In the year 1721, young Muhammad Shah married the daughter of the previously deposed Mughal Emperor Farrukhsiyar.
On 21 February 1722, Muhammad Shah appointed the Asaf Jah I as Grand Vizier. He advised Muhammad Shah to be “as cautious as Akbar and as brave as Aurangzeb“. Asaf Jah I resigned his post as the Grand Vizier when Muhammad Shah expressed negligence towards his administration. Asaf Jah I appointed commander Ewaz Khan as the master of the garrison at Aurangabad, and much of his logistical duties were carried out by Inayatullah Kashmiri. Asaf Jah I left the imperial court in disgust. In 1723, he set out on an expedition to the Deccan, where he fought Mubariz Khan, the Mughal Subedar of the Deccan, who kept the ravaging Marathas at bay. Taking advantage of Mubariz Khan’s conventional weaknesses, Asaf Jah I defeated and eliminated his opponent during the Battle of Shakar Kheda. Asaf Jah I then established the Nizam of Hyderabad in 1725.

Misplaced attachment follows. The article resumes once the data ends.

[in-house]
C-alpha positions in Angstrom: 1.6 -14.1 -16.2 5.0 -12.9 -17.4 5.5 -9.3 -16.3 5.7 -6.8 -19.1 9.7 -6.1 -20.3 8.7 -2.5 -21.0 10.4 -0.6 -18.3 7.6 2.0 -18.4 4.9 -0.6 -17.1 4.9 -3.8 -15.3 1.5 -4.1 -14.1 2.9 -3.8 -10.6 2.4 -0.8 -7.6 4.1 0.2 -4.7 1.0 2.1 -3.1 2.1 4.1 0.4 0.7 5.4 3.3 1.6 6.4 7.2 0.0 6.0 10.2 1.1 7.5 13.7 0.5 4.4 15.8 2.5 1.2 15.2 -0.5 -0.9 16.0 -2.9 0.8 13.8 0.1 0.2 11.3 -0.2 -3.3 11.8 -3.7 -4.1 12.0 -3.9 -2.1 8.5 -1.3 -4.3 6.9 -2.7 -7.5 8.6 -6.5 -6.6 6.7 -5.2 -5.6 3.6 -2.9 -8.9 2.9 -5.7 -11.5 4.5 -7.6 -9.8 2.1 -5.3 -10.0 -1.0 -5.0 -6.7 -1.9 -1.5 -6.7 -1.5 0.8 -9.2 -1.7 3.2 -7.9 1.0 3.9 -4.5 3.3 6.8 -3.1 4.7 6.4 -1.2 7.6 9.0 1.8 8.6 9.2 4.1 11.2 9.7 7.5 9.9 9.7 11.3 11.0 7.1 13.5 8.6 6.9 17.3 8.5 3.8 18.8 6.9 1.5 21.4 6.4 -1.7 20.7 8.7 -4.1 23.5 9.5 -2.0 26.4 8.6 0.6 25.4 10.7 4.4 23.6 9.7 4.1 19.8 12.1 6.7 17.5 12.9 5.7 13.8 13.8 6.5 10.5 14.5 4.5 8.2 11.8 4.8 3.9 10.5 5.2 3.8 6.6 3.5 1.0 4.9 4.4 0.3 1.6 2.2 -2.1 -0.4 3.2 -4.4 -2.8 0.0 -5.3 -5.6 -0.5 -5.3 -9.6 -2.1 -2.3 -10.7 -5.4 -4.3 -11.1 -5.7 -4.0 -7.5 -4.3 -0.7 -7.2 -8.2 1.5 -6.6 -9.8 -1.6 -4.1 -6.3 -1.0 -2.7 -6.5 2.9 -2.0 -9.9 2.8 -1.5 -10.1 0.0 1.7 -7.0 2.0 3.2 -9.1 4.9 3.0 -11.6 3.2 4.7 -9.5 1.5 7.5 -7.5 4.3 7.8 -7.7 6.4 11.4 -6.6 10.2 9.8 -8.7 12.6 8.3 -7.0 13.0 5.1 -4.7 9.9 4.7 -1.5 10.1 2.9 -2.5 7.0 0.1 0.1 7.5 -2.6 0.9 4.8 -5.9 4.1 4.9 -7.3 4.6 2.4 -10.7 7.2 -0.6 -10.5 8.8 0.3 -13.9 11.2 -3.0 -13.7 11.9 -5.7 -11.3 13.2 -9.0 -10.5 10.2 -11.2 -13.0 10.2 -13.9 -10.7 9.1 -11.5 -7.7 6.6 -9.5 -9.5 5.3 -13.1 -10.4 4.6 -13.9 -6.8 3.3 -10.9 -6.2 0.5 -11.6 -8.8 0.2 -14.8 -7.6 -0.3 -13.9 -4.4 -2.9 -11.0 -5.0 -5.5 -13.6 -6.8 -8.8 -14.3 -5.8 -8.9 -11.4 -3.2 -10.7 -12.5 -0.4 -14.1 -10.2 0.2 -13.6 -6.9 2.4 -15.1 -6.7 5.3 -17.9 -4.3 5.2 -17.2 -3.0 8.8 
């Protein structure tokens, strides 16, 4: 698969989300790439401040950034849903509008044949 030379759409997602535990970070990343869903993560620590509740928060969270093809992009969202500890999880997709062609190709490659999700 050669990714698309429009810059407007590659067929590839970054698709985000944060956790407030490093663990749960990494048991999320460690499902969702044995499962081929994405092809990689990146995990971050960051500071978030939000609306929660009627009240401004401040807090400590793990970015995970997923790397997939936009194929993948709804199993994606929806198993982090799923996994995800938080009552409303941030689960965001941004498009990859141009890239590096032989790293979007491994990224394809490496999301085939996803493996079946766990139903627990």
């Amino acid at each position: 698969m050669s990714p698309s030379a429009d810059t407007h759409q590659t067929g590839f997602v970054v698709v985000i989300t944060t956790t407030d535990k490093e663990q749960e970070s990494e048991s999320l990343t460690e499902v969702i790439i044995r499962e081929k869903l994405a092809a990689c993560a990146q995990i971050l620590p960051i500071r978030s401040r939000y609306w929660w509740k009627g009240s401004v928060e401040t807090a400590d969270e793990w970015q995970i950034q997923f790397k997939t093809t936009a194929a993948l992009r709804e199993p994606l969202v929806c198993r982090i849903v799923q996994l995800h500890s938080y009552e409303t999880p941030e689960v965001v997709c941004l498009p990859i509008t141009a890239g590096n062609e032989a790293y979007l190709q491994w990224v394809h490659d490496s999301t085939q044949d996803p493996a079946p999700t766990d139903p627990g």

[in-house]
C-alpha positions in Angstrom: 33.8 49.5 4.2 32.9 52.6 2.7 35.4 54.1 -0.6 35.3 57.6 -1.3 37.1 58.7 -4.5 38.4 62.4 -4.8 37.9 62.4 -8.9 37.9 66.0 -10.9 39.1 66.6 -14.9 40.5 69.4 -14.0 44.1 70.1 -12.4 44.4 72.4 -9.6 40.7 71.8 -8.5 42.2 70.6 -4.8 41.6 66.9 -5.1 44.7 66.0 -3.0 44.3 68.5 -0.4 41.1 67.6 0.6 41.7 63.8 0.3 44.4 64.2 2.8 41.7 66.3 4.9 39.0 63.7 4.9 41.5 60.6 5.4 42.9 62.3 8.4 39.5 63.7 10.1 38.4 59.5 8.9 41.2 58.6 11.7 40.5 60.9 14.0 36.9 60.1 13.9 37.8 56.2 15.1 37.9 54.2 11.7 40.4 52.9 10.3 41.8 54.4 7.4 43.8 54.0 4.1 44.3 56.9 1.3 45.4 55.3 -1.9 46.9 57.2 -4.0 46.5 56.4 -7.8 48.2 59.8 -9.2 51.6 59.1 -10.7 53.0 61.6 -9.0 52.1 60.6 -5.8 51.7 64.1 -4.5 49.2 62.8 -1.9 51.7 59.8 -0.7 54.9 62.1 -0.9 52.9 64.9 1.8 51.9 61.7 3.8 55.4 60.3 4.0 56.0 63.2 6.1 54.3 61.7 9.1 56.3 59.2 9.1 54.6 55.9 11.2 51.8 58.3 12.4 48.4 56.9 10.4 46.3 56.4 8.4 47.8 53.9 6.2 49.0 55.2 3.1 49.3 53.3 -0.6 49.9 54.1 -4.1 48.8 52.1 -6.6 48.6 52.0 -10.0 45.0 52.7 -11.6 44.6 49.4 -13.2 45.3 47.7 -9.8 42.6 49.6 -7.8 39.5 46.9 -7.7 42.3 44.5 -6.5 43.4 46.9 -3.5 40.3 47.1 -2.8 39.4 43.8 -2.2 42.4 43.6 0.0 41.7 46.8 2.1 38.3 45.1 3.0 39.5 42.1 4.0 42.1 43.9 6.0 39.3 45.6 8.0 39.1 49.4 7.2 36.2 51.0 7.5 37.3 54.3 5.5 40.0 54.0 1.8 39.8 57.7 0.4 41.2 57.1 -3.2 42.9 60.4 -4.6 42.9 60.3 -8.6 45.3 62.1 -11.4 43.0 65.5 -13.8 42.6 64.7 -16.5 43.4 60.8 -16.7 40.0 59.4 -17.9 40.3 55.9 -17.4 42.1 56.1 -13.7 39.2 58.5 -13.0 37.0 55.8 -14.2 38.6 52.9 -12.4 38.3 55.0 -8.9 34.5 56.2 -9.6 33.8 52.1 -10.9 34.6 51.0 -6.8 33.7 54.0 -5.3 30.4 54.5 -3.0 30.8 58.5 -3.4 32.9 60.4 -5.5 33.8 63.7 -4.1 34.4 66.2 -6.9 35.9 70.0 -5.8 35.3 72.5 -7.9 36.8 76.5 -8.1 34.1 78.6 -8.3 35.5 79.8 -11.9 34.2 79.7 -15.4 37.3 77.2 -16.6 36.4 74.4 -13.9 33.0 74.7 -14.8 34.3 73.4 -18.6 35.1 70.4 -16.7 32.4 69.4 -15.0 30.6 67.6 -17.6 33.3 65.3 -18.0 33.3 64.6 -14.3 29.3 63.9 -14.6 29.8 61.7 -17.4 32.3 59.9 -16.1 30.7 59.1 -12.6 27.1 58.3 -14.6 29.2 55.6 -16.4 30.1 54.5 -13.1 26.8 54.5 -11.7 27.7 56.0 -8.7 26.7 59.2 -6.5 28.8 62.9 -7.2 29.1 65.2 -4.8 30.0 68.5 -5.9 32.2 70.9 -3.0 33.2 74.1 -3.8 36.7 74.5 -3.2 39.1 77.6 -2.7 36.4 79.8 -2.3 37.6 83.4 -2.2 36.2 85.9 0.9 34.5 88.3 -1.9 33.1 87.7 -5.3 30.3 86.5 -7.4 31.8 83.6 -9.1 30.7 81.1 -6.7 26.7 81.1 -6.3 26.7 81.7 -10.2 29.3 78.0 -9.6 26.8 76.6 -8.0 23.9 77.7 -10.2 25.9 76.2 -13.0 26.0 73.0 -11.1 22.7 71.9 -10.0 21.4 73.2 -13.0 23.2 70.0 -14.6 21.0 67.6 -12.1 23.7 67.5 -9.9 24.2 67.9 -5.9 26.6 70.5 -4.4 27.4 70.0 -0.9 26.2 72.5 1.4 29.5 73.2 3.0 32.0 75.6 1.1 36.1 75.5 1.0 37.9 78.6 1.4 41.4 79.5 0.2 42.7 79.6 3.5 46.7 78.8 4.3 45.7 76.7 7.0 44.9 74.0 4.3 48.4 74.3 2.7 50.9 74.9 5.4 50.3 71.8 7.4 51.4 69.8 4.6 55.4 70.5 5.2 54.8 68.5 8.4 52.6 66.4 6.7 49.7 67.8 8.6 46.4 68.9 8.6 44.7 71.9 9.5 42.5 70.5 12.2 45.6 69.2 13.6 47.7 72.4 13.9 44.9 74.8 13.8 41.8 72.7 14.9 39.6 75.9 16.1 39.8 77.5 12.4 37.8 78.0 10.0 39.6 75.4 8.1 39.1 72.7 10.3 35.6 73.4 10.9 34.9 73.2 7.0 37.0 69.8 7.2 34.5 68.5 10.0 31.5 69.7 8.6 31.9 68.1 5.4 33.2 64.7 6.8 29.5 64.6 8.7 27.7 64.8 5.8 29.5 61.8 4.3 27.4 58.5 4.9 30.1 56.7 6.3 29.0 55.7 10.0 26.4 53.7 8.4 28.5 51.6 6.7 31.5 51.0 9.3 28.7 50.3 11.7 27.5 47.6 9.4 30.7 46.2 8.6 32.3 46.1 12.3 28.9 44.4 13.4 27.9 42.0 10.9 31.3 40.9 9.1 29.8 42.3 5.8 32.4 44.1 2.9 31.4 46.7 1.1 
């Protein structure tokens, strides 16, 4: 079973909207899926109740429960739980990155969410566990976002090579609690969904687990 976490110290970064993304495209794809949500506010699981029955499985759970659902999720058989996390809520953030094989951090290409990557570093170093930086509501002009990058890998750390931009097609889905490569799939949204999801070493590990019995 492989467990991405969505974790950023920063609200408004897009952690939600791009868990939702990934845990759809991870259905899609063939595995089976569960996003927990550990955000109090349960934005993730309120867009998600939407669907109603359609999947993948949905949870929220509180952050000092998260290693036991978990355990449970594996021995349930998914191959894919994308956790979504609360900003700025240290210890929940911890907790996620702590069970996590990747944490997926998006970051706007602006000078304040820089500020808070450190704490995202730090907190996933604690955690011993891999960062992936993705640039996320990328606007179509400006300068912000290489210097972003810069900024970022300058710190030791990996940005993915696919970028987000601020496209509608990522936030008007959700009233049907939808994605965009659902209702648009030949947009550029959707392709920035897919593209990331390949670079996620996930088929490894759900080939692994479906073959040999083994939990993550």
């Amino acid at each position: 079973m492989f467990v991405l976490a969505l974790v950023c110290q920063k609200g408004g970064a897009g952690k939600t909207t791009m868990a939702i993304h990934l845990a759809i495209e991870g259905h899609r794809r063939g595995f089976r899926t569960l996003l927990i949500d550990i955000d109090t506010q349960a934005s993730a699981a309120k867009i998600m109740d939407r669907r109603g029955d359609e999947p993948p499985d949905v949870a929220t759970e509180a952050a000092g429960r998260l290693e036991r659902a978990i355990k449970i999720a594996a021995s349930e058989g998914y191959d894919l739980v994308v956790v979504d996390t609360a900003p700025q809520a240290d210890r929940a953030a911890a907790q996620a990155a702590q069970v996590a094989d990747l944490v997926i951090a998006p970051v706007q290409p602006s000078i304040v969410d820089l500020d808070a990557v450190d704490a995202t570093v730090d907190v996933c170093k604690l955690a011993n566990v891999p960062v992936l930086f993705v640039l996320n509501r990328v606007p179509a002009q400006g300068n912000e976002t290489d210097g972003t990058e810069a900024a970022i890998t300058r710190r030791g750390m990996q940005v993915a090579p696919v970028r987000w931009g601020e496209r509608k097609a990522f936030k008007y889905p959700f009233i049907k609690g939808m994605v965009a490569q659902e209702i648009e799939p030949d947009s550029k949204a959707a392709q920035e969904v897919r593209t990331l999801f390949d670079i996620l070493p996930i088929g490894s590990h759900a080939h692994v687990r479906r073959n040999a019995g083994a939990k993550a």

During this time, the Mughal-Maratha Wars (1728–1763) would cause irreparable devastation to the inhabitants of the ill-administered Mughal Empire. Despite efforts to counter the rise of rebellions in 1724, by the Nawab of Awadh Saadat Ali Khan and the Mughal Subedar in Bangalore, Dilawar Khan (r.1726–1756), who established a well-protected bastion in the Malabar Coast. Muhammad Ali Khan the Mughal Faujdar of Rangpur and his stern ally Deena Narayan were ambushed out of Koch Bihar by Upendra Narayan a Hindu Bihari and Mipham Wangpo (r.1729–1736) the ruler of Bhutan. Ali Mohammed Khan had established the barons of Rohilakhand. The Nawab of Bhopal, Yar Muhammad Khan Bahadur, also ratified by the Mughal Emperor Muhammad Shah in 1728, countered ceaseless raids by the Marathas in Malwa and nearly began to lose half of his territories in the year 1742.